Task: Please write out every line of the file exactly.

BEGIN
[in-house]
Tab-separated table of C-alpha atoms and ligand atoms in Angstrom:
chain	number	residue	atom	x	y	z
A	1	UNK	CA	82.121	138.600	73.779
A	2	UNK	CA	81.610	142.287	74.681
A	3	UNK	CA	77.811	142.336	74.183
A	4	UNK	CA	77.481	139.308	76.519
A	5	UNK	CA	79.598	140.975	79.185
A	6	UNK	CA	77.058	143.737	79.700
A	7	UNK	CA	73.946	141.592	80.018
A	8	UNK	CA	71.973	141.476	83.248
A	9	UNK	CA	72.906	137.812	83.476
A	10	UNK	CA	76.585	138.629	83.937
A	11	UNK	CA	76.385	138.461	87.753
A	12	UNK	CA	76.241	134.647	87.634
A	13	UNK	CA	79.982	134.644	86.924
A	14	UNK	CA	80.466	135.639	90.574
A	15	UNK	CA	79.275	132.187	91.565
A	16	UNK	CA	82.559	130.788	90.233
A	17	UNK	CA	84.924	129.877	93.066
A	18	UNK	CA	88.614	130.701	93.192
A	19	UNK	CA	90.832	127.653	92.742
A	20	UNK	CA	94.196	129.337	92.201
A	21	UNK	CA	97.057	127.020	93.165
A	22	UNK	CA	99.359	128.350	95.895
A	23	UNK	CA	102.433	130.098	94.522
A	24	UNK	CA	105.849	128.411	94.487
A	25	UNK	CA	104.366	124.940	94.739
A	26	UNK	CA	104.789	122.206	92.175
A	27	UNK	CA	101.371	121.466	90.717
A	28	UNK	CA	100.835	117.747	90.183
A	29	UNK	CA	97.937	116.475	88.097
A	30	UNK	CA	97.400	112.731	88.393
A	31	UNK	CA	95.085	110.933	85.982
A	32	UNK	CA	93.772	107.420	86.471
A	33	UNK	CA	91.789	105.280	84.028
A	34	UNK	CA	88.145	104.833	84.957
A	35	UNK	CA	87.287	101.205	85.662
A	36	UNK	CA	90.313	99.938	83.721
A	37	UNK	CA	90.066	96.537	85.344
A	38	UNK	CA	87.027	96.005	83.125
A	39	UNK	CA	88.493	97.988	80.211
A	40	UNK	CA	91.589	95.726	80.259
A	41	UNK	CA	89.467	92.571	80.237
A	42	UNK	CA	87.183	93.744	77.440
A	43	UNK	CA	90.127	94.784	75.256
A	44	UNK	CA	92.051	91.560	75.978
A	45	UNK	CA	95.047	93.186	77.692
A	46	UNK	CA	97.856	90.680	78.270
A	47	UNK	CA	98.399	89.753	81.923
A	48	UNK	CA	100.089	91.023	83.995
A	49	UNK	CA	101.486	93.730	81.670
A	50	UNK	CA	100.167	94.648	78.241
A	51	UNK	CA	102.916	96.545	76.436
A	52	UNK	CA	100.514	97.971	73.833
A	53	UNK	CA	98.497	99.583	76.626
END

[in-house]
Tab-separated table of C-alpha atoms and ligand atoms in Angstrom:
chain	number	residue	atom	x	y	z
A	1	UNK	CA	82.121	138.600	73.779
A	2	UNK	CA	81.610	142.287	74.681
A	3	UNK	CA	77.811	142.336	74.183
A	4	UNK	CA	77.481	139.308	76.519
A	5	UNK	CA	79.598	140.975	79.185
A	6	UNK	CA	77.058	143.737	79.700
A	7	UNK	CA	73.946	141.592	80.018
A	8	UNK	CA	71.973	141.476	83.248
A	9	UNK	CA	72.906	137.812	83.476
A	10	UNK	CA	76.585	138.629	83.937
A	11	UNK	CA	76.385	138.461	87.753
A	12	UNK	CA	76.241	134.647	87.634
A	13	UNK	CA	79.982	134.644	86.924
A	14	UNK	CA	80.466	135.639	90.574
A	15	UNK	CA	79.275	132.187	91.565
A	16	UNK	CA	82.559	130.788	90.233
A	17	UNK	CA	84.924	129.877	93.066
A	18	UNK	CA	88.614	130.701	93.192
A	19	UNK	CA	90.832	127.653	92.742
A	20	UNK	CA	94.196	129.337	92.201
A	21	UNK	CA	97.057	127.020	93.165
A	22	UNK	CA	99.359	128.350	95.895
A	23	UNK	CA	102.433	130.098	94.522
A	24	UNK	CA	105.849	128.411	94.487
A	25	UNK	CA	104.366	124.940	94.739
A	26	UNK	CA	104.789	122.206	92.175
A	27	UNK	CA	101.371	121.466	90.717
A	28	UNK	CA	100.835	117.747	90.183
A	29	UNK	CA	97.937	116.475	88.097
A	30	UNK	CA	97.400	112.731	88.393
A	31	UNK	CA	95.085	110.933	85.982
A	32	UNK	CA	93.772	107.420	86.471
A	33	UNK	CA	91.789	105.280	84.028
A	34	UNK	CA	88.145	104.833	84.957
A	35	UNK	CA	87.287	101.205	85.662
A	36	UNK	CA	90.313	99.938	83.721
A	37	UNK	CA	90.066	96.537	85.344
A	38	UNK	CA	87.027	96.005	83.125
A	39	UNK	CA	88.493	97.988	80.211
A	40	UNK	CA	91.589	95.726	80.259
A	41	UNK	CA	89.467	92.571	80.237
A	42	UNK	CA	87.183	93.744	77.440
A	43	UNK	CA	90.127	94.784	75.256
A	44	UNK	CA	92.051	91.560	75.978
A	45	UNK	CA	95.047	93.186	77.692
A	46	UNK	CA	97.856	90.680	78.270
A	47	UNK	CA	98.399	89.753	81.923
A	48	UNK	CA	100.089	91.023	83.995
A	49	UNK	CA	101.486	93.730	81.670
A	50	UNK	CA	100.167	94.648	78.241
A	51	UNK	CA	102.916	96.545	76.436
A	52	UNK	CA	100.514	97.971	73.833
A	53	UNK	CA	98.497	99.583	76.626